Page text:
It has been said that once someone has looked into your eyes, the next feature they focus on is your mouth and teeth.  Thus we can assume your pearly whites are pretty important when it comes to making a good first impression.  Especially for adults, the invisibility of Lingual Braces can be important in work and social situations.

Lingual Braces are pretty much the same as traditional braces and function in exactly the same way, but there is a major, aesthetic difference – people won’t see a shiny, metal smile, often called “train tracks.” Before technological advances in teeth straightening, braces could only be fitted one way — smack-dab on the front of the teeth.  Lingual Braces, on the other hand, are fitted to the back of your teeth, so they’re sometimes called “inside” braces.  While they work just as effectively (and do exactly the same job), most of the heavy-duty metal work is concealed, and this makes them the most invisible type of braces.

Some of the newest lingual brackets are self-ligating — the bracket itself traps and holds the archwire instead of being bound in place with elastic bands.  This feature helps to make for fewer dental appointments that are simpler and quicker, and also makes cleaning easier.

There are two really big advantages with lingual braces: 1) it allows the dentist more control over tooth movements, and 2) the issue of patient compliance is never a problem (unlike removable aligners that might be misplaced or not worn).  Like all types of braces, this product works by applying gentle yet continuous pressure on the teeth, to help them slowly shift into proper position. Two things can impact the length of the treatment (anywhere from 18-36 months):  1) the severity of a patient’s overcrowding of teeth, and 2) their bite.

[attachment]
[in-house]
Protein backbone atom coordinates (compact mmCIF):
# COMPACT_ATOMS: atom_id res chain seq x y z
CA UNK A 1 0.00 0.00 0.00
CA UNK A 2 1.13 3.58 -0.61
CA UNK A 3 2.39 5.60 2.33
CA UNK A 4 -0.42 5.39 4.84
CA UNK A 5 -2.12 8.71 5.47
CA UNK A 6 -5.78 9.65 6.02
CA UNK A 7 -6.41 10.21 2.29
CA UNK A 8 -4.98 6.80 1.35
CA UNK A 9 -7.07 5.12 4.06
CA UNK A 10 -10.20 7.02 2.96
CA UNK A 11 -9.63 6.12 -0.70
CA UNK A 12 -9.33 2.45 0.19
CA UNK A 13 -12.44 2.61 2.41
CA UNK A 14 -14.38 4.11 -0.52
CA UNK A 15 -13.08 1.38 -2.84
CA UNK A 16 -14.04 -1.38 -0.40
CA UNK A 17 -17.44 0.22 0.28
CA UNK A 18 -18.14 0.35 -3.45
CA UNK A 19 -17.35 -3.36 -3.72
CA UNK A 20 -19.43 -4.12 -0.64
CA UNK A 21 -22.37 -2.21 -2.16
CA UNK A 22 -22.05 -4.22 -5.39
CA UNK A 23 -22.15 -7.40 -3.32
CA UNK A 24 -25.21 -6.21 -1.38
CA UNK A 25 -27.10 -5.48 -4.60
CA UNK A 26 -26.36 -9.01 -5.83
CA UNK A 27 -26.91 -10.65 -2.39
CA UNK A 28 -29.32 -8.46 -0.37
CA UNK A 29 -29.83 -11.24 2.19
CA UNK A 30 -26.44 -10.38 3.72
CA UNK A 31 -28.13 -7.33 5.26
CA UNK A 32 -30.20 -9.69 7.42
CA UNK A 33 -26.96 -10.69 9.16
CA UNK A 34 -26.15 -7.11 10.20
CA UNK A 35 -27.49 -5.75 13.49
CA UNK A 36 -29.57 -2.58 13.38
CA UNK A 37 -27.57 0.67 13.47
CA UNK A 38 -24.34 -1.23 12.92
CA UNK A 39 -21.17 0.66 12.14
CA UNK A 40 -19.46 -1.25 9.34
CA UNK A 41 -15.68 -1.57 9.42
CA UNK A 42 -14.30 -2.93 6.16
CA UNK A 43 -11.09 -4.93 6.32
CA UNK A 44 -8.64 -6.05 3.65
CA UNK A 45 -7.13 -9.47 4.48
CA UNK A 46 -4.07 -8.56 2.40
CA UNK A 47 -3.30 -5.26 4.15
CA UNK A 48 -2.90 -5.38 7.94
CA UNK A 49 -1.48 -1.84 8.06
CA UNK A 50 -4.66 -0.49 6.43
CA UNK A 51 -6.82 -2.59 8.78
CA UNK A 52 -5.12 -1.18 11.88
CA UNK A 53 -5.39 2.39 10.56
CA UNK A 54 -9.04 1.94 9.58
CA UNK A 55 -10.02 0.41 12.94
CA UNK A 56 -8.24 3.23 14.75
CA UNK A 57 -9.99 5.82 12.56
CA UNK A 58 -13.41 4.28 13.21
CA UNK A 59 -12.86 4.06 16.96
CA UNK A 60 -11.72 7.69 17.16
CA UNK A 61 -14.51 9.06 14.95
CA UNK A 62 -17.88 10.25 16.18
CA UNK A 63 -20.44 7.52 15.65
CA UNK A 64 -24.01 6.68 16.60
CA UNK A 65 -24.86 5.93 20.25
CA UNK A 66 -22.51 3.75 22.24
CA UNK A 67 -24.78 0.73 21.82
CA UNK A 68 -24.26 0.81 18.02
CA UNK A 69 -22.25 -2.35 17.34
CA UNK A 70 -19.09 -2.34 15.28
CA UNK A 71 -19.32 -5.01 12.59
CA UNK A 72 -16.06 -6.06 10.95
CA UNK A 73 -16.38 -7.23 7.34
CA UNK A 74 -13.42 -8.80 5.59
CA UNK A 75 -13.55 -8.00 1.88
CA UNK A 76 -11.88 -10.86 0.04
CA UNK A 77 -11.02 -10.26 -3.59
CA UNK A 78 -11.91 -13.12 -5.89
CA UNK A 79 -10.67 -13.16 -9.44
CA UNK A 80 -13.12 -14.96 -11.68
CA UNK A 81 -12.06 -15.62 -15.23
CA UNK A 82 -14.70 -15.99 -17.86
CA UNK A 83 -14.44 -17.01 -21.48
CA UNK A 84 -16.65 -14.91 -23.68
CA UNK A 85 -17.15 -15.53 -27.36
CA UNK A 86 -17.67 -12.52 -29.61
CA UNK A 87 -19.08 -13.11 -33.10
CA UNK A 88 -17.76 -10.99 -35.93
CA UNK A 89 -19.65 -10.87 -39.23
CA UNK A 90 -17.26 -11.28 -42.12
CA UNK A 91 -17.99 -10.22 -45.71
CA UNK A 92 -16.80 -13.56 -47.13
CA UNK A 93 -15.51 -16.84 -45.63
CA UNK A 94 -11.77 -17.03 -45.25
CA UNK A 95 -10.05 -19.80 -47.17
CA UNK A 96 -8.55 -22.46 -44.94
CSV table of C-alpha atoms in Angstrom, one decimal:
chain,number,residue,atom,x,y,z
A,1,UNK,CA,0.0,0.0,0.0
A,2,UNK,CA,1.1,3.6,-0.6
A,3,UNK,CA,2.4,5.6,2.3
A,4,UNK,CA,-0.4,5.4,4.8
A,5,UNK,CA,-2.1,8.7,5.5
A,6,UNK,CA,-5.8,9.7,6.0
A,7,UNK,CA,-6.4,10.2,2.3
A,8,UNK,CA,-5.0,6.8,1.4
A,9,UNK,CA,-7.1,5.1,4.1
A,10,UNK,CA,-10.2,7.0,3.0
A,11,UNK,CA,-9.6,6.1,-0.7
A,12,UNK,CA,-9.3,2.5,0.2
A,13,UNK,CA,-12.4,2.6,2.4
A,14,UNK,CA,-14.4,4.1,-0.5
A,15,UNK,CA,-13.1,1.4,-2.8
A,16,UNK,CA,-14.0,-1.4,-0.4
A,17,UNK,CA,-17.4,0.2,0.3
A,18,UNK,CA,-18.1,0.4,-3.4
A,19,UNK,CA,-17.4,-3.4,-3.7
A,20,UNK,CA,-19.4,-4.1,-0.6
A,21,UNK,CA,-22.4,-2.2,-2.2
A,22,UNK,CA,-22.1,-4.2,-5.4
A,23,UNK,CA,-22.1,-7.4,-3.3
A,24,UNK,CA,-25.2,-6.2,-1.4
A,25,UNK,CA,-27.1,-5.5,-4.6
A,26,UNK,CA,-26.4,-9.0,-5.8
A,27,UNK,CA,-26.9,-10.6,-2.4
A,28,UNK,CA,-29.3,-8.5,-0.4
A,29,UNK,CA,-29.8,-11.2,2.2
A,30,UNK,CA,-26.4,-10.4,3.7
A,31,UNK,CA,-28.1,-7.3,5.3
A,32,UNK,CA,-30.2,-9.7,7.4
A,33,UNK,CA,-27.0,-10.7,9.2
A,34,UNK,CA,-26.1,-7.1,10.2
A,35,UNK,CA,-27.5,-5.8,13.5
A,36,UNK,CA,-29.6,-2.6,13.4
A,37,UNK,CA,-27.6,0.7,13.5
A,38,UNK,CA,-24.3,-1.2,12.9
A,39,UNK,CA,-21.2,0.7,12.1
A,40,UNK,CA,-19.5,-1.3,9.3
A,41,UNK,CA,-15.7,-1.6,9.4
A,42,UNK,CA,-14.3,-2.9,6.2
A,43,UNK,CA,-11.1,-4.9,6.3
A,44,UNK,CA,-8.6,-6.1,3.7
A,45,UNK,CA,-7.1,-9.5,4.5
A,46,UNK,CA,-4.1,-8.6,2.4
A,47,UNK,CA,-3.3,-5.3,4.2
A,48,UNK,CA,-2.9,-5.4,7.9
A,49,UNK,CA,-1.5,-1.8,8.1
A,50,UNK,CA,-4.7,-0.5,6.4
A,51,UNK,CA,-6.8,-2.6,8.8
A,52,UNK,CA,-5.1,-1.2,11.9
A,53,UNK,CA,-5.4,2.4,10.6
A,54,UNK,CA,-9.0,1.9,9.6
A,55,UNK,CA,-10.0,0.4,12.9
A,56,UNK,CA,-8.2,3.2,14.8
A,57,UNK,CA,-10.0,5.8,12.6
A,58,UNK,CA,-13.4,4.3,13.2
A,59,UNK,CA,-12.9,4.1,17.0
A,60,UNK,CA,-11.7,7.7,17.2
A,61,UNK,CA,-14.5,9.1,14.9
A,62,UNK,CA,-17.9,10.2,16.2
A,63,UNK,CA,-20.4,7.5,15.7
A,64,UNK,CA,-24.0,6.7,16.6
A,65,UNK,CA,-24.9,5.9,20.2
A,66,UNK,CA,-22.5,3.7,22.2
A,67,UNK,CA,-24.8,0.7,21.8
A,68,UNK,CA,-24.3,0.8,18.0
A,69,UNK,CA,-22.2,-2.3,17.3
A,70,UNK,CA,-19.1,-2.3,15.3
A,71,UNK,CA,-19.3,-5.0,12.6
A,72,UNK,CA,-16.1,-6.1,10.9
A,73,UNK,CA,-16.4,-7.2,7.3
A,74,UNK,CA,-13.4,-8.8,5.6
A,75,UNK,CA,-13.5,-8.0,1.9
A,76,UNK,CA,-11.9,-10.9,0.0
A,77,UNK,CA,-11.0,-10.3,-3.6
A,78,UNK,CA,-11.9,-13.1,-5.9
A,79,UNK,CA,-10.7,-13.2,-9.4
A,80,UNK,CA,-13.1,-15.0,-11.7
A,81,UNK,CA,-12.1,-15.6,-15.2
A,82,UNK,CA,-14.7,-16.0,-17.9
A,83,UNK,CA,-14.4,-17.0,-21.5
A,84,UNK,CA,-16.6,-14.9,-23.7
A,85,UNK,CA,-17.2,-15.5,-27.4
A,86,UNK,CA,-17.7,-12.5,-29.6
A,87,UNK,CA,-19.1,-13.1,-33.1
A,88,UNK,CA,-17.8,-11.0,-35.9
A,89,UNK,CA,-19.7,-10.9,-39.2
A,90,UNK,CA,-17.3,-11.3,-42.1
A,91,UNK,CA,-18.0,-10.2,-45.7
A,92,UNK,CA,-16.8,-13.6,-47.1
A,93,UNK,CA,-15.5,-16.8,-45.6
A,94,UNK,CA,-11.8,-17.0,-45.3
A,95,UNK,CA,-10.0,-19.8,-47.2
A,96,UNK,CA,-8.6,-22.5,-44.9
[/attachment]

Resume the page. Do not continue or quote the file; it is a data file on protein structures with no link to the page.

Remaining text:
They are more difficult to adjust to for some people, however, because your tongue won’t be able to stay away from them, and this can cause soreness.  Over time, perhaps several weeks, your tongue should “toughen up” and adapt.  Also, people find, at least initially, that the most severe problem is that speech is more difficult, experiencing a new lisp or whistling sound because your tongue needs to make contact with the backside of your upper front teeth when it makes certain sounds, and it will take a while for your tongue to find another location it can use that produces similar results.

Design improvements are continually on the drawing board to make the issues of tongue irritation and speech difficulty less troublesome.

  • Smaller brackets:  New low-profile brackets are 1.5mm thick whereas older-style ones may be more than twice that thick.
  • Bracket contours:  They are now made more rounded and smoother.

Other problems are with eating because some foods will tend to become trapped in the braces, just like with traditional metal braces.  The same foods should be avoided in both cases:  crunchy, hard, sticky and especially chewy foods.  And if you cut your food into small pieces, you’ll probably have fewer problems.  It’s better to stick to soft foods like rice, pasta, fish, cooked vegetables, soft bread, etc.

Again, like traditional braces, wearing lingual braces will make it more difficult to brush and floss your teeth.  But it is vitally important to clean teeth and braces after every meal and snack.  In addition, professional dental cleanings are recommended every six months – they are critical to maintaining a patient’s oral health when wearing braces.

There are approximately 4.5 million people in the United States currently wearing some type of teeth straightening appliance to keep their mouth beautiful, and as much as 25 percent of them are adults.  The way to find out if you might be a candidate for lingual braces is to have a consultation with an orthodontist.  However, most adults and adolescents do qualify.

If you are interested in lingual braces in Costa Rica, fill out the “Find a Dentist” form on this page.  One of our patient advocates will reply to your needs.